# Evaluate $\int_0^\pi \frac{\sin^2 nx}{\sin^2 x}dx$

How do I evaluate this definite integral, I'm not even getting a slightest idea on how to approach this. Tried converting into cos using double angle property but that didn't help.

$$\int_0^\pi \frac{\sin^2 nx}{\sin^2 x}dx$$

$$\frac{\sin nx}{\sin x}=\frac{e^{inx}-e^{-inx}}{e^{ix}-e^{-ix}} =\sum_{r=1}^ne^{i(n+1-2r)x}$$ $$\frac{\sin^2 nx}{\sin^2 x} =n+\sum_{(r,s)\in A}e^{i(2n+2-2r-2s)x} =n+\sum_{(r,s)\in A}\cos(2n+2-2r-2s)x$$ where $A$ is the set of $(r,s)$ with $r$, $s\in\{1,2,\ldots,n\}$ with $r+s\ne n+1$. The details of this are not important as $\int_0^\pi \cos mx\,dx=0$ for nonzero integers $m$. Therefore $$\int_0^\pi\frac{\sin^2 nx}{\sin^2 x}\,dx=n\pi.$$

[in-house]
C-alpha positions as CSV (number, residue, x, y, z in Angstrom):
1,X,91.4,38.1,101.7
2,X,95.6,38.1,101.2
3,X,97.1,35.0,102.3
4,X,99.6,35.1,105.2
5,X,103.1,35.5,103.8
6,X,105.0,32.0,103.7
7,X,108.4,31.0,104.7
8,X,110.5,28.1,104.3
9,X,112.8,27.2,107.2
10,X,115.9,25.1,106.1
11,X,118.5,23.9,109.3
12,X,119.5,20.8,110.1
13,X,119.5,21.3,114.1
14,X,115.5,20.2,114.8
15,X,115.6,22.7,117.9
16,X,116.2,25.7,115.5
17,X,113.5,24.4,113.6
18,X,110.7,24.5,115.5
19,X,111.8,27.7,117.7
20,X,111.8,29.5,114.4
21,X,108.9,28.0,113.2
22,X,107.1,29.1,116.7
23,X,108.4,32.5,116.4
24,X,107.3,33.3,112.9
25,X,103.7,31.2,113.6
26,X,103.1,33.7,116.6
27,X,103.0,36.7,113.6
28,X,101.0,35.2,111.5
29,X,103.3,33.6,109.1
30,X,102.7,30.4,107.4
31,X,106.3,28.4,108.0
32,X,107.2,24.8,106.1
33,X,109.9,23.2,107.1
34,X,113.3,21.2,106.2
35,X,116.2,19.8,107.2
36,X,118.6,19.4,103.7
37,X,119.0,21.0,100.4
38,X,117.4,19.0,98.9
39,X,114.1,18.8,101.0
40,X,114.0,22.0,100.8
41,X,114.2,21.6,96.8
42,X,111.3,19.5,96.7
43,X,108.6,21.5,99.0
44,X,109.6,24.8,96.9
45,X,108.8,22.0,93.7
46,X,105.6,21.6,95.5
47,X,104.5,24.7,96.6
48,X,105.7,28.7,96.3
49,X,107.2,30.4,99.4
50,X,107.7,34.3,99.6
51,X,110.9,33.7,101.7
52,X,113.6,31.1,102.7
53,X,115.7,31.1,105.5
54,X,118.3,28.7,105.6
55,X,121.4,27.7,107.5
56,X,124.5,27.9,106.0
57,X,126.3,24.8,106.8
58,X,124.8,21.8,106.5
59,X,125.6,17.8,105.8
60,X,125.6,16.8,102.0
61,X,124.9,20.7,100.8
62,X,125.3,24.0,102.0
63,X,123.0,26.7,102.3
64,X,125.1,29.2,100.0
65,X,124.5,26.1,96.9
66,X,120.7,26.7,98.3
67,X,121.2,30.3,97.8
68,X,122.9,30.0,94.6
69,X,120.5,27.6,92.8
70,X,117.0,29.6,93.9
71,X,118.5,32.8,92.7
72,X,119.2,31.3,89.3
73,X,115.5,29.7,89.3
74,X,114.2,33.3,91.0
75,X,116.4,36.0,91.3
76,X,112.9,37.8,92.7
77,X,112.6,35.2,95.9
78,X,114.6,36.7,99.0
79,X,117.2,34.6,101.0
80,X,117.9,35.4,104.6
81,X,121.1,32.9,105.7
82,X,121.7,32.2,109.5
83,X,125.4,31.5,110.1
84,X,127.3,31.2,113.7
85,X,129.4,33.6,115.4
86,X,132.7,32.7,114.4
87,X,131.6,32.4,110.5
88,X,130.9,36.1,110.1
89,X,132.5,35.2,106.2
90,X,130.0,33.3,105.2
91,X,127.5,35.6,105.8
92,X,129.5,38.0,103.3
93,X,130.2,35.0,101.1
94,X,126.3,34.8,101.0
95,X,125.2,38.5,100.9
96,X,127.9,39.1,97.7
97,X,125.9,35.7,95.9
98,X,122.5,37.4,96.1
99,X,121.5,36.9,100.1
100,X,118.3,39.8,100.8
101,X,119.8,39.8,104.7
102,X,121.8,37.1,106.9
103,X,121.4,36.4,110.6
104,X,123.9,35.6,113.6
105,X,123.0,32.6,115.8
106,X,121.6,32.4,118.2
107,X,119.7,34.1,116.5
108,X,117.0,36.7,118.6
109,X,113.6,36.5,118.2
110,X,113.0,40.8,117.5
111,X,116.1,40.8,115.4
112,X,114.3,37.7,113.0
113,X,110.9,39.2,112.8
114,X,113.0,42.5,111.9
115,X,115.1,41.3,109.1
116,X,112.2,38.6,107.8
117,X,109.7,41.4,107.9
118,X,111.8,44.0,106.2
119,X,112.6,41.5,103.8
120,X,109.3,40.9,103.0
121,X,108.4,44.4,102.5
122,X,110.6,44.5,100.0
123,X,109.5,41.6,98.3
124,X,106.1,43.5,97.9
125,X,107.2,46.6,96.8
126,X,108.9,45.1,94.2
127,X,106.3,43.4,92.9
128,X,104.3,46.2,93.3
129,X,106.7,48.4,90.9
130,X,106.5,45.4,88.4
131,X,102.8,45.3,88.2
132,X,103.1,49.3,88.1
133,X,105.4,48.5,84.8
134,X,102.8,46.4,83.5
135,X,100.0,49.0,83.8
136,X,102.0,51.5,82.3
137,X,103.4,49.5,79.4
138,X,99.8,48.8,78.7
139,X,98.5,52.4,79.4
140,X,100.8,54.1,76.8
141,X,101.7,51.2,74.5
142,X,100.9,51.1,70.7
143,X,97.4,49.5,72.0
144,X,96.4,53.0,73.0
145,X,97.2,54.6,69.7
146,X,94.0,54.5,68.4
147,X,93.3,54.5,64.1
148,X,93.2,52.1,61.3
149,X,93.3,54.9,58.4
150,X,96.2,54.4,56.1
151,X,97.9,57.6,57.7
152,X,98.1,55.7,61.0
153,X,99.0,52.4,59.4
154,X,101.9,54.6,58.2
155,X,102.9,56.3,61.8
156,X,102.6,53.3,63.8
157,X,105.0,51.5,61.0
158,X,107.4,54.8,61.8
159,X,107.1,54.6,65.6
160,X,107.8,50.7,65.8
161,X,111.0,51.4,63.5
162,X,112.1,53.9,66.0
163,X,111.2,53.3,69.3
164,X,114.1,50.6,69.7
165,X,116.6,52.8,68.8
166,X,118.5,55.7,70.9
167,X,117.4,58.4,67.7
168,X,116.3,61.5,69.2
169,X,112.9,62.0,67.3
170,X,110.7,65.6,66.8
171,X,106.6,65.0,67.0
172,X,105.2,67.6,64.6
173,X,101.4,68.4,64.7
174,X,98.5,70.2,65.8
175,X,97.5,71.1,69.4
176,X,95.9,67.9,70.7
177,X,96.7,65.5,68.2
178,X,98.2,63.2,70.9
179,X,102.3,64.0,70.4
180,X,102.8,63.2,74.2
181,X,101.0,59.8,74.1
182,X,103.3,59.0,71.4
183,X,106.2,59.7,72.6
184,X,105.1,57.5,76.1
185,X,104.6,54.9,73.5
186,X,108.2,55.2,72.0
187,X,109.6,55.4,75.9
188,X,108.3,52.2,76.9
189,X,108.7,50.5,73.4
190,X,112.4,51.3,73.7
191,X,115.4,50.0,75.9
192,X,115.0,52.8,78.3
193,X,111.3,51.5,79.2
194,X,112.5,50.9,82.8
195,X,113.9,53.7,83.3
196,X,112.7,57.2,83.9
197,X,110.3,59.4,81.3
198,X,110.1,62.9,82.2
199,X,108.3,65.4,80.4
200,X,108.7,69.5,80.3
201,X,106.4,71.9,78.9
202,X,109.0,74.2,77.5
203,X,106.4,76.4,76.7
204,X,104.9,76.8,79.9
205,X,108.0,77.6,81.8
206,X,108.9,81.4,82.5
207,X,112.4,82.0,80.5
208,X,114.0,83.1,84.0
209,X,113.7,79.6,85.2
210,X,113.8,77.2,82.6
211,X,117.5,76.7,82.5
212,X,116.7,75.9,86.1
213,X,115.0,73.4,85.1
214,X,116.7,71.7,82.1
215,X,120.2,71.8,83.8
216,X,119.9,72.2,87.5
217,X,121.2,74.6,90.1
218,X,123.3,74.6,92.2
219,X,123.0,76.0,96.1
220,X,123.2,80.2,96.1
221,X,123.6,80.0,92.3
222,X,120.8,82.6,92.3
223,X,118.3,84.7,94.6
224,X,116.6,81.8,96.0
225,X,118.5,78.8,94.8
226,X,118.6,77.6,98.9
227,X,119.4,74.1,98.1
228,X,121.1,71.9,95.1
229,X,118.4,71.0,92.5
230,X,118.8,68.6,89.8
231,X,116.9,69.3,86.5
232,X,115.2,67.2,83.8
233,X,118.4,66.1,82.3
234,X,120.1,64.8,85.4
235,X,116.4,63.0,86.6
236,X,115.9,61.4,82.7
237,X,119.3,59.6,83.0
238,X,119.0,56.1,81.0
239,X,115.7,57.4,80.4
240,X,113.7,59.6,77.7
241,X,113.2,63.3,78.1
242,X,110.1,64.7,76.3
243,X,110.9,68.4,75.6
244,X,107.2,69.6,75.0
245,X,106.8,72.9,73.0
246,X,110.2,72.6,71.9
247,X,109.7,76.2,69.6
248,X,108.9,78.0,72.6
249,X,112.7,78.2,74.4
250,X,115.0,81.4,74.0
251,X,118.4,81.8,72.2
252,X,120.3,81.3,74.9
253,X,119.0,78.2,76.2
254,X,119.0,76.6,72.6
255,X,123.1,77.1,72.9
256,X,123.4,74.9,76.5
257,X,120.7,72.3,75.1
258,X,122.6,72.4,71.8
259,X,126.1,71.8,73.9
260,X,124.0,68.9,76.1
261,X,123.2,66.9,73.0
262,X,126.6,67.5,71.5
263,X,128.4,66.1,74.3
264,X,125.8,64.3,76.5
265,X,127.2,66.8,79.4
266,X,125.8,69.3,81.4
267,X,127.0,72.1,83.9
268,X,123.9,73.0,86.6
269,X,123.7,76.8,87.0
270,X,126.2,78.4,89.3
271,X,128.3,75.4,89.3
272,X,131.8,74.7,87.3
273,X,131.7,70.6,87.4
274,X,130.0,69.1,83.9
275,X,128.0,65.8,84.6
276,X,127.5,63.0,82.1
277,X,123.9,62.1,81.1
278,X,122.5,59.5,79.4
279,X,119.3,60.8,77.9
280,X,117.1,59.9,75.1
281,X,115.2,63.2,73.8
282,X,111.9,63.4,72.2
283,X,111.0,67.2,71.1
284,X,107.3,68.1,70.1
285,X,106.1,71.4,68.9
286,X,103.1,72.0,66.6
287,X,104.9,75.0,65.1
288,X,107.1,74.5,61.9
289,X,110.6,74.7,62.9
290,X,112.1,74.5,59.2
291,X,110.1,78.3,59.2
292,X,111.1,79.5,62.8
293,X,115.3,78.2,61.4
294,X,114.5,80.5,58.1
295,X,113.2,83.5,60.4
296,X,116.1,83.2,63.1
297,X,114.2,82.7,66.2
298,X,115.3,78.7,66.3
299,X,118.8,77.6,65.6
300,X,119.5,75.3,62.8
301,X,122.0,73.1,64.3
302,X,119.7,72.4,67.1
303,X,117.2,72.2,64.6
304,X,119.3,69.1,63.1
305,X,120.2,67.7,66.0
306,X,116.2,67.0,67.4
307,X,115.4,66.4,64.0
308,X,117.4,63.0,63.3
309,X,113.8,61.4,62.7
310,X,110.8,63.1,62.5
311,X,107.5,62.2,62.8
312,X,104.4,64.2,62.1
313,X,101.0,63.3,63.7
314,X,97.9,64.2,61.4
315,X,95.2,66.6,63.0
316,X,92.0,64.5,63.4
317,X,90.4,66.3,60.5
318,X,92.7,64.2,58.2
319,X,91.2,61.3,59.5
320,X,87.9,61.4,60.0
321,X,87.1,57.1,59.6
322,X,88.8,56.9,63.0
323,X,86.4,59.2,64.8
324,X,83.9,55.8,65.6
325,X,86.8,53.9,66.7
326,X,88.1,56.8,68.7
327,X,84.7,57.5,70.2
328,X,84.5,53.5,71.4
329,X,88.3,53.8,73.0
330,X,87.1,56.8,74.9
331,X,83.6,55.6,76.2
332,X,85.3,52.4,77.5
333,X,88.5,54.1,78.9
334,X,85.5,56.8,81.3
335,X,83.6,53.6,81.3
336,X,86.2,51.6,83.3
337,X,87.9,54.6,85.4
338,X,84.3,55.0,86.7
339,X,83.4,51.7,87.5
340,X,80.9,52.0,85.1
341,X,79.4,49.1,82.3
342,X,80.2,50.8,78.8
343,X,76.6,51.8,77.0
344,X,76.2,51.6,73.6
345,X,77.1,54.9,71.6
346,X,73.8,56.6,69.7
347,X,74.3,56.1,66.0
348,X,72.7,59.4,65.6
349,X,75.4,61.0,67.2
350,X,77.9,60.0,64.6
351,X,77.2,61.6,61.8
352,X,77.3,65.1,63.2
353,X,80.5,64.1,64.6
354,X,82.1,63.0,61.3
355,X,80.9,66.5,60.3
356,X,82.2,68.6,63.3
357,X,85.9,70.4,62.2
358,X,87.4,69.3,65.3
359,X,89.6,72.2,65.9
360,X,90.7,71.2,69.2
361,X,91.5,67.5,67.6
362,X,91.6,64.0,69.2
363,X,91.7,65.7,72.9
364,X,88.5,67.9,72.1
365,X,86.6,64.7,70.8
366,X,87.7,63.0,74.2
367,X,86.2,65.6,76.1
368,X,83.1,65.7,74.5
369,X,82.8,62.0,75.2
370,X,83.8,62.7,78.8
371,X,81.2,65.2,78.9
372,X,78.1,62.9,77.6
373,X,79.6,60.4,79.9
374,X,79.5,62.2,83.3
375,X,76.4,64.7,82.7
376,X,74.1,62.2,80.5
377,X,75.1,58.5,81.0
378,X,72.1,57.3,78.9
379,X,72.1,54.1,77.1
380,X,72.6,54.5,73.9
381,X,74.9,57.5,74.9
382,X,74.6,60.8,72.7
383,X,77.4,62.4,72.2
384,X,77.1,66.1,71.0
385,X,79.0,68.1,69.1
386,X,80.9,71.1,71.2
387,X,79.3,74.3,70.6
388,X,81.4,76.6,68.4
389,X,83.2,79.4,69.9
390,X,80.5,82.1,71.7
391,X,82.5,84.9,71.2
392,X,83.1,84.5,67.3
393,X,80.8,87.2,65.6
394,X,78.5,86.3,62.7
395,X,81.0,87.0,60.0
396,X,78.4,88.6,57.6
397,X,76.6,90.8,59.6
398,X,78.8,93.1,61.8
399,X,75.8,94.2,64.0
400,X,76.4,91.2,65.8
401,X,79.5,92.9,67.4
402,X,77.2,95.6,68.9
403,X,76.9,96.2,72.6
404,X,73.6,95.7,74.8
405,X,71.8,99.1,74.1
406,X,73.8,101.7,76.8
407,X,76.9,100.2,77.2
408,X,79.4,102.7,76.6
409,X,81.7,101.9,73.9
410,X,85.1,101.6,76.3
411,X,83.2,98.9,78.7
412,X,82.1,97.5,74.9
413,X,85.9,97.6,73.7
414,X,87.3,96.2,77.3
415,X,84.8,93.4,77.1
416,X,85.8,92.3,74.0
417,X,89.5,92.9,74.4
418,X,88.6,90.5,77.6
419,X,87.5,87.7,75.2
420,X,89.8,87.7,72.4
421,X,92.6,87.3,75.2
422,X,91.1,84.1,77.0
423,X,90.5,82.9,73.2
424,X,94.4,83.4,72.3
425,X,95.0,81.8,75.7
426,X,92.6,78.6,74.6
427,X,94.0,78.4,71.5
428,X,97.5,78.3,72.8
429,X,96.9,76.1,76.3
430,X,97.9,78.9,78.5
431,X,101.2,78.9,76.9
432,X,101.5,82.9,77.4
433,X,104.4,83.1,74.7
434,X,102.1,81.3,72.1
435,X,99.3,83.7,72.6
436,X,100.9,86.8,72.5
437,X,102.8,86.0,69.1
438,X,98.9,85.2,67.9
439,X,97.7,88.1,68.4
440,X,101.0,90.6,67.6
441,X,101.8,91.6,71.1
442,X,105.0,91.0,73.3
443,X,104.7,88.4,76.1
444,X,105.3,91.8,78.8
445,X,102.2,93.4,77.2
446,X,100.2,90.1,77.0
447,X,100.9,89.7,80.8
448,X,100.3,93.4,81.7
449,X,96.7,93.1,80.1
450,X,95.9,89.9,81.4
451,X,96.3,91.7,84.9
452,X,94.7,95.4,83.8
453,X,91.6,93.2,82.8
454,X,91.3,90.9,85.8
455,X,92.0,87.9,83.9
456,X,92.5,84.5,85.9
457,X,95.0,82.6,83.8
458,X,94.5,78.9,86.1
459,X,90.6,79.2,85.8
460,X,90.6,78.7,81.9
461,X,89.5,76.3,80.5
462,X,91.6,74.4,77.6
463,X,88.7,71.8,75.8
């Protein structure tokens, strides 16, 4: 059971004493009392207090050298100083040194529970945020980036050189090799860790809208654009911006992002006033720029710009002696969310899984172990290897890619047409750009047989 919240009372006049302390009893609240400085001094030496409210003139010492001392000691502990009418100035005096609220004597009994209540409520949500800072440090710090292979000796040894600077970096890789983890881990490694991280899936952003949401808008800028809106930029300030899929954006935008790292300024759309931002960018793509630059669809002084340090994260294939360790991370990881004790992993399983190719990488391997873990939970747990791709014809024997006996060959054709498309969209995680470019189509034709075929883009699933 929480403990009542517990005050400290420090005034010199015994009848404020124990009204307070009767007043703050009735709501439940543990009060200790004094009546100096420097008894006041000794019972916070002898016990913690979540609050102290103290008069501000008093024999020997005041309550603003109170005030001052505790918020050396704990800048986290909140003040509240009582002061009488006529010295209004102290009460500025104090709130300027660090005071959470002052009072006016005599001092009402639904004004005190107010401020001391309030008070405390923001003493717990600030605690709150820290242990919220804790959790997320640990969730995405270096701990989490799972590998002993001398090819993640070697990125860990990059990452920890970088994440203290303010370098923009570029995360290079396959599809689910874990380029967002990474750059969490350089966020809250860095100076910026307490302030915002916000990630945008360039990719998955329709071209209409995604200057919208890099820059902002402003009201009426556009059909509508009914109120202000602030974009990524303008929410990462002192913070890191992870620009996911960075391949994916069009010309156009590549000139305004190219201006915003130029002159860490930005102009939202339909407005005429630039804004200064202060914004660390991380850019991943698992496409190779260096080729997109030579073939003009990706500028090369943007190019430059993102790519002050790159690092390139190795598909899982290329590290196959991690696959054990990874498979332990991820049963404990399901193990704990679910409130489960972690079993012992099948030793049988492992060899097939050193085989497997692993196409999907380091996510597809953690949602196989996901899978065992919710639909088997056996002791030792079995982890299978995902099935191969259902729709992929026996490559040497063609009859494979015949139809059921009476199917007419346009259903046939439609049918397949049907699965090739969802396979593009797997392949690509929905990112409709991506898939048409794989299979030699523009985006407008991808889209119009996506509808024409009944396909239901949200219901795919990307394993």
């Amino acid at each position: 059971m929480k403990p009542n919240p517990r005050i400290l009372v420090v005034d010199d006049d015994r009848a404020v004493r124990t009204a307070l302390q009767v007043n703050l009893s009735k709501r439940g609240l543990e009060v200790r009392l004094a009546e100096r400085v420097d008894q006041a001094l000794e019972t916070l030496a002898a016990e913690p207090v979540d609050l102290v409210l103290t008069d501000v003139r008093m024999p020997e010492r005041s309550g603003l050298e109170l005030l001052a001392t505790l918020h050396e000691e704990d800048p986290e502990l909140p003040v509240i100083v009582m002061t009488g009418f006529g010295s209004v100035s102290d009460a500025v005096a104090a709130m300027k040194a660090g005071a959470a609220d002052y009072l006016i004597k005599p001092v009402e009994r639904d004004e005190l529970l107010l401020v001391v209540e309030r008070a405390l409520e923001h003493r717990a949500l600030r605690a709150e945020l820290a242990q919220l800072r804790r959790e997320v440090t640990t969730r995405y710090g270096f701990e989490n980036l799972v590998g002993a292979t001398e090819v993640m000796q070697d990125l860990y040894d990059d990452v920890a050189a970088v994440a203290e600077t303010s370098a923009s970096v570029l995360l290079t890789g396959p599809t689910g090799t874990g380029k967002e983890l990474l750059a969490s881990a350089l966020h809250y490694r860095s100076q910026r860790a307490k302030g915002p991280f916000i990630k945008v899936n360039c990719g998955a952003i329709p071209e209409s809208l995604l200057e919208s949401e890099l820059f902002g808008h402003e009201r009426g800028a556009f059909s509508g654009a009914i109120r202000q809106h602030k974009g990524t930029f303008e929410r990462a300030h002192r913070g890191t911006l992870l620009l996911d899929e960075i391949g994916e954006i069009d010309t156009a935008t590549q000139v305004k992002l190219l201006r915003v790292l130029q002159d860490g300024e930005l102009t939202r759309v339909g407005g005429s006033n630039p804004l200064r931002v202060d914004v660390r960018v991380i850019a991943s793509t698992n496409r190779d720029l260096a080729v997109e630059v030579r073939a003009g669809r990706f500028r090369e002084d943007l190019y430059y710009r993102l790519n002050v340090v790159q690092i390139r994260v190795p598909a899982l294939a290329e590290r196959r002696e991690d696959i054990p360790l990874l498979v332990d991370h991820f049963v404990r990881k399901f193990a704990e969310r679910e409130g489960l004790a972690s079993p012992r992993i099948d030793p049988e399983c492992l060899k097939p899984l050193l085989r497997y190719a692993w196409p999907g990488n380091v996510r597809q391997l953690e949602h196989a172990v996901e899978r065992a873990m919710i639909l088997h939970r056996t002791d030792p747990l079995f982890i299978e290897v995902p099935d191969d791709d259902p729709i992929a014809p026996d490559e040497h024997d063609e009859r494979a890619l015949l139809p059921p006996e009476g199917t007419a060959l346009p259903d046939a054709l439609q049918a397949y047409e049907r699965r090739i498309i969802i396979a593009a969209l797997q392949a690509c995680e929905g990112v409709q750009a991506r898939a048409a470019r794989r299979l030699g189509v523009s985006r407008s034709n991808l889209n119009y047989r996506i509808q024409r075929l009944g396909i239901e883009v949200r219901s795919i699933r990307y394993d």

Let $$I_{n}=\int_{0}^{\pi}\frac{\sin^2nx}{\sin^2x} dx$$

$$I_{n+1}-2I_{n}+I_{n-1}=0$$

Thus $$I_{1},I_{2},I_{3},...$$ are in A.P

$$I_{1}=\pi$$

$$I_{2}=2\pi$$

So, $$I_{n}=n\pi$$

Hint:

De Moivre's Formula: https://en.wikipedia.org/wiki/De_Moivre%27s_formula turns this integral into a rational function of sines and cosines.

Then you can use Weierstrass' tangent half-angle substitution: https://en.wikipedia.org/wiki/Tangent_half-angle_substitution.